Health Matters 10/8: Chickenpox Increases Risk for Shingles

By Puja Chabra, MD

Nearly 1 out of every 3 people in the United States will develop shingles — a painful rash related to the chickenpox virus — during their lifetime, according to the Centers for Disease Control and Prevention (CDC).

While older adults are generally at greater risk for developing shingles, the CDC reports that rates of the virus have been increasing among younger and middle-aged adults.

If you have ever had chickenpox, talk to your doctor about your risk for shingles and how to protect against the virus and its potential complications.

Shingles is the reactivation of the varicella zoster virus, which is the same virus that causes chickenpox. After your chickenpox resolves, the virus remains latent in the body and can be reactivated as shingles at a later time.

More than 99% of Americans born before 1980 have had chickenpox, even if they don’t remember it, according to the CDC.

The risk for shingles and for having serious complications increases as you age. However, younger and middle aged adults can also develop the virus, which is often triggered by stress and a weakened immune system.

Other risk factors include:

• Cancer, especially leukemia and lymphoma
• Bone marrow or organ transplants
• Medications that suppress your immune system, including steroids and chemotherapy

A Painful Rash

The telltale sign of shingles is a painful rash that develops on one side of the face or body, most commonly on the torso.

The rash consists of clusters of blisters that typically occur in a single stripe around either the left or right side of the body, though they can break out anywhere. The blisters normally scab over in seven to 10 days and clear up within two to four weeks.

Prior to the rash, people often have pain, itching, or tingling in the area where the blisters will develop. This can happen several days before the rash starts showing.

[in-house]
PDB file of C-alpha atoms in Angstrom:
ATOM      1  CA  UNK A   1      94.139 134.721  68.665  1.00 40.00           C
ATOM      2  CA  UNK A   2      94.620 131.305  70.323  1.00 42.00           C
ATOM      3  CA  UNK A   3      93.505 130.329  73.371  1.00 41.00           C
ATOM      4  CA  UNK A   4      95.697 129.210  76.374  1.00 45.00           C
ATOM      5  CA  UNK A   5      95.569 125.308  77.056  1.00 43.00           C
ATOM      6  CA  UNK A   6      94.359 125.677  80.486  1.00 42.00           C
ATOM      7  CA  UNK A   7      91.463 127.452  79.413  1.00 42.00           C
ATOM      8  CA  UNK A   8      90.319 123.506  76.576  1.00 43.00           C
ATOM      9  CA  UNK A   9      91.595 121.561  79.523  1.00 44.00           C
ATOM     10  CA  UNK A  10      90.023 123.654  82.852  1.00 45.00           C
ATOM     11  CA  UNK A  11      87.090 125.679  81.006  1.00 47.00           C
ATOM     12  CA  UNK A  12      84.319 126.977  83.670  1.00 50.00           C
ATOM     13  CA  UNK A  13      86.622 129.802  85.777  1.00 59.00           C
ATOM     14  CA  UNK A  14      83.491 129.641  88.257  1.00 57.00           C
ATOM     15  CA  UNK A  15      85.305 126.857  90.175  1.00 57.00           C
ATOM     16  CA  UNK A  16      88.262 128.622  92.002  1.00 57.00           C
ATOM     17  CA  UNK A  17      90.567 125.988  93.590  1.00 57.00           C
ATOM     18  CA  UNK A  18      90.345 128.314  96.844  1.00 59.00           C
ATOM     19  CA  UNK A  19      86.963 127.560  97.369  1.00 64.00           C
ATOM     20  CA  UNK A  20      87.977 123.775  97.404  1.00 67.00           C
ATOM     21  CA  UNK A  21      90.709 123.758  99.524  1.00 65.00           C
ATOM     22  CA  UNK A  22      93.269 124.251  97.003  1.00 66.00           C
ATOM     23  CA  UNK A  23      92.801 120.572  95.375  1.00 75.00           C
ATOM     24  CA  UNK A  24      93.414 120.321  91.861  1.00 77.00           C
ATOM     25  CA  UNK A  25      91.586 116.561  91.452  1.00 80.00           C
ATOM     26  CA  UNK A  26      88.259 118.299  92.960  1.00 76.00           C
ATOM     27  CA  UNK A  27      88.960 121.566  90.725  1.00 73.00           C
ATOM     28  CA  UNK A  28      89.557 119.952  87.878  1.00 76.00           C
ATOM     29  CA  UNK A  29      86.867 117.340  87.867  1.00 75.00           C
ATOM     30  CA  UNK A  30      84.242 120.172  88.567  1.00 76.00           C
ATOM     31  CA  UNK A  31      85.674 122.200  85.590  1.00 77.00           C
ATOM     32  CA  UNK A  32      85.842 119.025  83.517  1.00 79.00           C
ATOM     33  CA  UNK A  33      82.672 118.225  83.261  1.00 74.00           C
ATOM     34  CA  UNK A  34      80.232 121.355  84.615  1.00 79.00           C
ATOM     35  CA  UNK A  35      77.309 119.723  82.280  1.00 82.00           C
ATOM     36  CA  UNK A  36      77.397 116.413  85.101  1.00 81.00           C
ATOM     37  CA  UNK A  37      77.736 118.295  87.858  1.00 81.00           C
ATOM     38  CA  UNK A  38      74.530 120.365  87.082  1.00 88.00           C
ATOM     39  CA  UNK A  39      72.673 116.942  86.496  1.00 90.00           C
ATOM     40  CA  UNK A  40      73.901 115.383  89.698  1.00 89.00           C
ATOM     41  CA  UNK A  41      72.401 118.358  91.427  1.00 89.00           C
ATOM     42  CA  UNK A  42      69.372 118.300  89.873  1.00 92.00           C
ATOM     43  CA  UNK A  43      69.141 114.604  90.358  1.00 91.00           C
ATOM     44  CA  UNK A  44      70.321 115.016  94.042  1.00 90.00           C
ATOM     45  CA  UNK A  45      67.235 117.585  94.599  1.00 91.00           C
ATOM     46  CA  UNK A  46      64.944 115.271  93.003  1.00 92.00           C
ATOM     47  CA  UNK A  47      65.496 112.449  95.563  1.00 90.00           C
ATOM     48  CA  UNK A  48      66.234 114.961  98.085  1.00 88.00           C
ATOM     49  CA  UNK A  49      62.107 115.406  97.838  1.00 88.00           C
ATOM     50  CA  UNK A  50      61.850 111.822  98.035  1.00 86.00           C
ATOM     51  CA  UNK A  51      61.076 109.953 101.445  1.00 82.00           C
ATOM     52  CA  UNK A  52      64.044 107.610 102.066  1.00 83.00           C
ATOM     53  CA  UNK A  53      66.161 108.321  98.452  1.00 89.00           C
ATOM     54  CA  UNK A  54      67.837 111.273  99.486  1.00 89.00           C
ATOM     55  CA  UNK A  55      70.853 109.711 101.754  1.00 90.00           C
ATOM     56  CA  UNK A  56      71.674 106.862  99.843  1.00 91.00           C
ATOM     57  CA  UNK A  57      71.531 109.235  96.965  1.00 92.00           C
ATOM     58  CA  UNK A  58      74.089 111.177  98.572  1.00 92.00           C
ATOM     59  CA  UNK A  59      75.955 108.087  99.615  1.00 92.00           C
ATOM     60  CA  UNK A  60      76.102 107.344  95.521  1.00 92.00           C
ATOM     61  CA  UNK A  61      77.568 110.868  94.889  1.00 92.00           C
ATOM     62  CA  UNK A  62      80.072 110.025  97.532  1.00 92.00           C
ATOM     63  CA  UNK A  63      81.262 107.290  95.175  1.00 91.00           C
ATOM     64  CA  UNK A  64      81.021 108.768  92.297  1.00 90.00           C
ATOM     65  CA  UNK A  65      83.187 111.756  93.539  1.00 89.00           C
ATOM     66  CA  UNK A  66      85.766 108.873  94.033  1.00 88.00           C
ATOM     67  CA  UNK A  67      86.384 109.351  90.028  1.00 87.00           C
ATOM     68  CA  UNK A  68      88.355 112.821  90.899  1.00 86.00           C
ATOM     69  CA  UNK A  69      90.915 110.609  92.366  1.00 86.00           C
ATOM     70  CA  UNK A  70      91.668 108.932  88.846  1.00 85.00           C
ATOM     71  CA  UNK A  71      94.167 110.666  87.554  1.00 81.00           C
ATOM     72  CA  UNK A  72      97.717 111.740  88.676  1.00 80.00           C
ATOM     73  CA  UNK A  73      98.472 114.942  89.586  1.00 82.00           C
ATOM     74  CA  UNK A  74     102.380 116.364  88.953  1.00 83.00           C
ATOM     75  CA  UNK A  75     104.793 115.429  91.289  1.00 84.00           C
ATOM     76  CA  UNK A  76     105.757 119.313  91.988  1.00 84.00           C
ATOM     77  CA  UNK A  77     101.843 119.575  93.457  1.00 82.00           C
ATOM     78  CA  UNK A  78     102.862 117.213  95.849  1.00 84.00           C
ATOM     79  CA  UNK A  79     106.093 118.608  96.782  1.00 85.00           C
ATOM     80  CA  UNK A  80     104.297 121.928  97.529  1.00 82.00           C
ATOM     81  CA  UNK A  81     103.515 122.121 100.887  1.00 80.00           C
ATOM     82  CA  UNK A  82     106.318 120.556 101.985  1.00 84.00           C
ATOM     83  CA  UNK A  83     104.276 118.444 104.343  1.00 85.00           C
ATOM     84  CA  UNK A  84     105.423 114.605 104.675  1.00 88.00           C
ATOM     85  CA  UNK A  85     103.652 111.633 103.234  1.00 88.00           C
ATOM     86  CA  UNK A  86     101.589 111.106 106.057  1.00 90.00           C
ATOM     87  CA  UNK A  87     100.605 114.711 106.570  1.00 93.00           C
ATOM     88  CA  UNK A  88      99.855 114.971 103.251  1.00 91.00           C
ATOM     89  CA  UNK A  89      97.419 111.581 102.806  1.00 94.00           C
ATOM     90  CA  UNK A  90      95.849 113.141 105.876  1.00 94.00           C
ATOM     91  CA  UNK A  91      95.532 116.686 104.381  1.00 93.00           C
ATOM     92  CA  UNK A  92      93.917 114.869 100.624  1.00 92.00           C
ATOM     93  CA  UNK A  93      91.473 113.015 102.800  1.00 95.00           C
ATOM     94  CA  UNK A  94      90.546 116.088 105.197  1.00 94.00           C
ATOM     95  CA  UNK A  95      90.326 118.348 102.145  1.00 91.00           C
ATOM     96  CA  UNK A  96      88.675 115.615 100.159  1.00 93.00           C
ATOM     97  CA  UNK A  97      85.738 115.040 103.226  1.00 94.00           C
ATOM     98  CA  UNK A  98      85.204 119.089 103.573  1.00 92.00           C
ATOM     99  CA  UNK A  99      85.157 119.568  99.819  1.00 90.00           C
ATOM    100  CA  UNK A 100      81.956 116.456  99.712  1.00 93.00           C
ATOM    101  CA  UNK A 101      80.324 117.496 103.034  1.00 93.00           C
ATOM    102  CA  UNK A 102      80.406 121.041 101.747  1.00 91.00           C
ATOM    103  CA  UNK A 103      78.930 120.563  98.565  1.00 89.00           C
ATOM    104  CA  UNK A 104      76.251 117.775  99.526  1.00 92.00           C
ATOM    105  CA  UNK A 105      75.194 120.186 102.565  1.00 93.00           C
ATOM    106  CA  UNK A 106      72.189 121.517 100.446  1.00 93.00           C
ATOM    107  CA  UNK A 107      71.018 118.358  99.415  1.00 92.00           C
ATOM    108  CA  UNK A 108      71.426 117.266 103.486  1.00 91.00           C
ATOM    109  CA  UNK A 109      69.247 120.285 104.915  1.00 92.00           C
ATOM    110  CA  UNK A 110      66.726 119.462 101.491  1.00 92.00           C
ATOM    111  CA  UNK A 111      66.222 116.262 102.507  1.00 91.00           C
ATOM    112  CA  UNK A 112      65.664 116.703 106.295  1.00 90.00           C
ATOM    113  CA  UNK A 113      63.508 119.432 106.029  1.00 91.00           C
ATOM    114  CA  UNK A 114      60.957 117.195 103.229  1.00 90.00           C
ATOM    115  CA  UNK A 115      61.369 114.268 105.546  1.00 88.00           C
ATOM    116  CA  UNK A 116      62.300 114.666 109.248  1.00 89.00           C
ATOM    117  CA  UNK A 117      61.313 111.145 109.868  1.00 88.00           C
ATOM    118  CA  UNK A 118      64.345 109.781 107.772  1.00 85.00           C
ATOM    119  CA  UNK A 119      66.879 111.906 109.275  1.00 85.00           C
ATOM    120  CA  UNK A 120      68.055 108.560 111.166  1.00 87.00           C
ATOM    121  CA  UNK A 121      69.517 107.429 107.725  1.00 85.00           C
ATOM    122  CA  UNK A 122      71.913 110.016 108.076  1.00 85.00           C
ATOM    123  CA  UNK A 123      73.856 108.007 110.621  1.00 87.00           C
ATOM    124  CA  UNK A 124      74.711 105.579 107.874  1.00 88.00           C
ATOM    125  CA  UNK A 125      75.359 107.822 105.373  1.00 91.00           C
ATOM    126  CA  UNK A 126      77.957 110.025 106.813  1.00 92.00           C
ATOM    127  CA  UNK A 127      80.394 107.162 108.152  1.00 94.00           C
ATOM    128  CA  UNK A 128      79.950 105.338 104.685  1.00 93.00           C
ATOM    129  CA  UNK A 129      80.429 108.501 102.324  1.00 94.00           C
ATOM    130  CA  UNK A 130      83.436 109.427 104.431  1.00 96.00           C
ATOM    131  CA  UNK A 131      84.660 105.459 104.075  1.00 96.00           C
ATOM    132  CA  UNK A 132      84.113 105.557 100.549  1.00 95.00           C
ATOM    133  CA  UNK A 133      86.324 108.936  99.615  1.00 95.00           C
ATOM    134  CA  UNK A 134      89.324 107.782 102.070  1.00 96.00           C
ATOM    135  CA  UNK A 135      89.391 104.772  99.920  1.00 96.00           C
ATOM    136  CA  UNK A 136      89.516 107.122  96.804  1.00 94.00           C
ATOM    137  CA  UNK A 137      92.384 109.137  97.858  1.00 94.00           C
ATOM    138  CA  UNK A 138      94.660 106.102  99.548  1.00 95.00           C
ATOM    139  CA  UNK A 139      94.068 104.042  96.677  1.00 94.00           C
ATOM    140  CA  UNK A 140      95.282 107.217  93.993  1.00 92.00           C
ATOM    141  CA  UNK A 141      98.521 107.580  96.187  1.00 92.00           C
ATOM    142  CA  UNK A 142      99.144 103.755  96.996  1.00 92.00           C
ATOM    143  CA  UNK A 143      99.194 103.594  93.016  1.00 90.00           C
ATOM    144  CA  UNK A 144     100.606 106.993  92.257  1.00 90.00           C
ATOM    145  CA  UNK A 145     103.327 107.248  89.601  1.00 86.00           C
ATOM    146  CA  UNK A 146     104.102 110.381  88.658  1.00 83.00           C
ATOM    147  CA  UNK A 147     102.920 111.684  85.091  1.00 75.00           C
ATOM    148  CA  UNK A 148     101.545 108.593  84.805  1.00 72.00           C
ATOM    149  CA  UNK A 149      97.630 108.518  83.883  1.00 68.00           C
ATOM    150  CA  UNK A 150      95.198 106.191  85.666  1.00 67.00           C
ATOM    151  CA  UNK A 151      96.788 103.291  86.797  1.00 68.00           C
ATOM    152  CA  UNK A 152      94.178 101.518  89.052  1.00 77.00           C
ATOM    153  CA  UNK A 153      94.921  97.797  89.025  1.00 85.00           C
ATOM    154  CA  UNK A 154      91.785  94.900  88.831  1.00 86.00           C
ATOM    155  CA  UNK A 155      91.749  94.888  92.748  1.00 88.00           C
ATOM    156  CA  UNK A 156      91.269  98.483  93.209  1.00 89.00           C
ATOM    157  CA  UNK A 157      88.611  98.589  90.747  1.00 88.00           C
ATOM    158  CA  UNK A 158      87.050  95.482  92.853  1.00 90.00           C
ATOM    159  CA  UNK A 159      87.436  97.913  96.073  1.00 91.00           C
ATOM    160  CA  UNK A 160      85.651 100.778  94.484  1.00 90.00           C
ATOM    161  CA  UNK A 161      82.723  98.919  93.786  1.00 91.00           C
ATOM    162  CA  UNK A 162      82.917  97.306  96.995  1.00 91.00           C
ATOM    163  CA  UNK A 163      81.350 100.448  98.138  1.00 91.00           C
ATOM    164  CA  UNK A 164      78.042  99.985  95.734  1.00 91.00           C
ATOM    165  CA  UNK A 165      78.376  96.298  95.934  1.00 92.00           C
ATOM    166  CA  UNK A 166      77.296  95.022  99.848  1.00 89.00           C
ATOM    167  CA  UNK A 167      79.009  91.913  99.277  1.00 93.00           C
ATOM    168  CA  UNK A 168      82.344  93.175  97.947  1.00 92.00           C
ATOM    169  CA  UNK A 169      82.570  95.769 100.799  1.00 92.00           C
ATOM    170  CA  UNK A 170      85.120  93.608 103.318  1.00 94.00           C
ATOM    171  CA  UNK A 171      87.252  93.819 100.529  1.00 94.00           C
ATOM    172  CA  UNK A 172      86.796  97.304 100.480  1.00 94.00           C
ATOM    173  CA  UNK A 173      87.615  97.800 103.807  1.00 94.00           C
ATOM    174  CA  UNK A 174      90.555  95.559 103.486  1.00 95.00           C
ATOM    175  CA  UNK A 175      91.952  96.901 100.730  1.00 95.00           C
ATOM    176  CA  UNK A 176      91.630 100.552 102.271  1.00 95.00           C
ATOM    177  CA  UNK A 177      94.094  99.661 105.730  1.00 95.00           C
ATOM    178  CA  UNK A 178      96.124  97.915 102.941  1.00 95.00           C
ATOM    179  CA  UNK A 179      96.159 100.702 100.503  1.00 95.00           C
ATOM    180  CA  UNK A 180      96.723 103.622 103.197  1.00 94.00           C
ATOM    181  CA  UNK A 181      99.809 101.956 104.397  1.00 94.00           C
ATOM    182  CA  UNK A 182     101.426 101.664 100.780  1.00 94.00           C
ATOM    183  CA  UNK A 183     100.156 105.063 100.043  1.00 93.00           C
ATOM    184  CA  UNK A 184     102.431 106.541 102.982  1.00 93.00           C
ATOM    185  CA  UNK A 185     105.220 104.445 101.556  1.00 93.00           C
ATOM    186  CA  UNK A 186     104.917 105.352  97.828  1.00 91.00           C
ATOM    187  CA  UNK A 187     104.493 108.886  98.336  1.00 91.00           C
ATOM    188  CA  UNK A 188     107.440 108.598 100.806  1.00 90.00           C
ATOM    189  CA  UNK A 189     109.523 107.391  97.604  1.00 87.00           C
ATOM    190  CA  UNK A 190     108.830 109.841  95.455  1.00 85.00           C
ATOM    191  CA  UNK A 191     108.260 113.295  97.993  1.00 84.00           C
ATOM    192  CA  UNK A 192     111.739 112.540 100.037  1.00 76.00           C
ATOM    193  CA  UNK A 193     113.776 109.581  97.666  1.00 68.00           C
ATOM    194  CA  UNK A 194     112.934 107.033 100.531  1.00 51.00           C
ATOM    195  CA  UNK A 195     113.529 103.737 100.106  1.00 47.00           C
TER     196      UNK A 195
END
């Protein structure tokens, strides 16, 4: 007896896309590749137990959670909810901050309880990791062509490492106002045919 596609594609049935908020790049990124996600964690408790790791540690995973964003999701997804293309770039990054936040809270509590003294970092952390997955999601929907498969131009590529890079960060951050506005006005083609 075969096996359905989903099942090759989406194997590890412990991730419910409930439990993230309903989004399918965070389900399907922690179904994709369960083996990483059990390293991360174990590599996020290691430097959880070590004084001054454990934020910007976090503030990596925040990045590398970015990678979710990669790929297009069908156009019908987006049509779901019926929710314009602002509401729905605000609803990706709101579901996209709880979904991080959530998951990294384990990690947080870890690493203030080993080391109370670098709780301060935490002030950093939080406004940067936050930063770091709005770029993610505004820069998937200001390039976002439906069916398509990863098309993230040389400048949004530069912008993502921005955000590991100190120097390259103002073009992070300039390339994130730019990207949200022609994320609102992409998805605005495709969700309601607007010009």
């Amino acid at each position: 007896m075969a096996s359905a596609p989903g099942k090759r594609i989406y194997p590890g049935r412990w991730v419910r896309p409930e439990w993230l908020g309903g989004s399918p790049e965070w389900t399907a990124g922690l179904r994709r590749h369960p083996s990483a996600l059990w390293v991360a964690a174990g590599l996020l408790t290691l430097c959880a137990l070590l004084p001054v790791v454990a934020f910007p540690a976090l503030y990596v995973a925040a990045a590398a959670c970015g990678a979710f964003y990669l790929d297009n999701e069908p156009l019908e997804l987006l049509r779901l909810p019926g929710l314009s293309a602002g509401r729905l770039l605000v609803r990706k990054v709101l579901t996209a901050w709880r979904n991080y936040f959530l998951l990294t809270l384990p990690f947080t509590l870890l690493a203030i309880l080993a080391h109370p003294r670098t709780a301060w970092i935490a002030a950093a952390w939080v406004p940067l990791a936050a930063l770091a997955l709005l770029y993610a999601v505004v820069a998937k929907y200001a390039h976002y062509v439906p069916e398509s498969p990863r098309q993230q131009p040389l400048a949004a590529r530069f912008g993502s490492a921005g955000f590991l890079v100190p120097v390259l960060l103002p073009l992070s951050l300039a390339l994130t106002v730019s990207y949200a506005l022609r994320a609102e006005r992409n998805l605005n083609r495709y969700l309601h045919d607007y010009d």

Some people may also develop a headache, fever, fatigue, chills, upset stomach, and sensitivity to bright light.

For most people, the pain associated with shingles can be intense for 10 to 14 days if left untreated.

Lasting Nerve Pain

The most common complication of shingles is postherpetic neuralgia, which is characterized by pain that persists in the area of the rash for more than 90 days.

About 10-18% of people who develop shingles will experience postherpetic neuralgia, according to the CDC, and the risk increases with age. Older adults are more likely to have longer lasting, more severe pain.

In cases where shingles involves the face and eye(s), blindness can occur. Rarely, shingles can lead to:

• Pneumonia
• Hearing problems
• Brain inflammation
• Death


While you can’t catch shingles from someone who is experiencing an outbreak, you can develop chickenpox if you are exposed to someone with shingles and have never had chickenpox.

This is particularly dangerous for women in the third trimester of pregnancy who have never had chickenpox. Exposure increases the risk of neonatal varicella, or newborn chickenpox, which can be serious and even life threatening for an infant.

To prevent spreading the virus, the CDC recommends:

• Cover the rash
• Avoid touching or scratching the blisters
• Wash your hands often
• Avoid contact with the following people until the rash crusts — pregnant women who have not had chickenpox, infants, and people with weakened immune systems

Treatments and Vaccines Available

Getting the shingles vaccine can reduce your risk of developing shingles, as well as help prevent any long-term complications if you do have an outbreak.

Your doctor can help determine if you are a candidate for a vaccine.

It is important to note that while most people who get shingles will have it only once, it is possible to get it again, according to the CDC.

If you do experience a shingles outbreak, seek prompt medical attention. There are several antiviral medications available that can help decrease the duration and severity of symptoms and reduce the risk of complications. Ideally, these treatments should begin within 72 hours of symptoms developing.

If you are age 50 or above, or are concerned about your risk for shingles, speak with your doctor now to help prevent the rash later.

To find a physician with Penn Medicine Princeton Health, call 888-742-7496 or visit

Puja Chabra, MD, is a primary care provider with Princeton Medicine Physicians, the primary and specialty care physician network of Penn Medicine Princeton Health.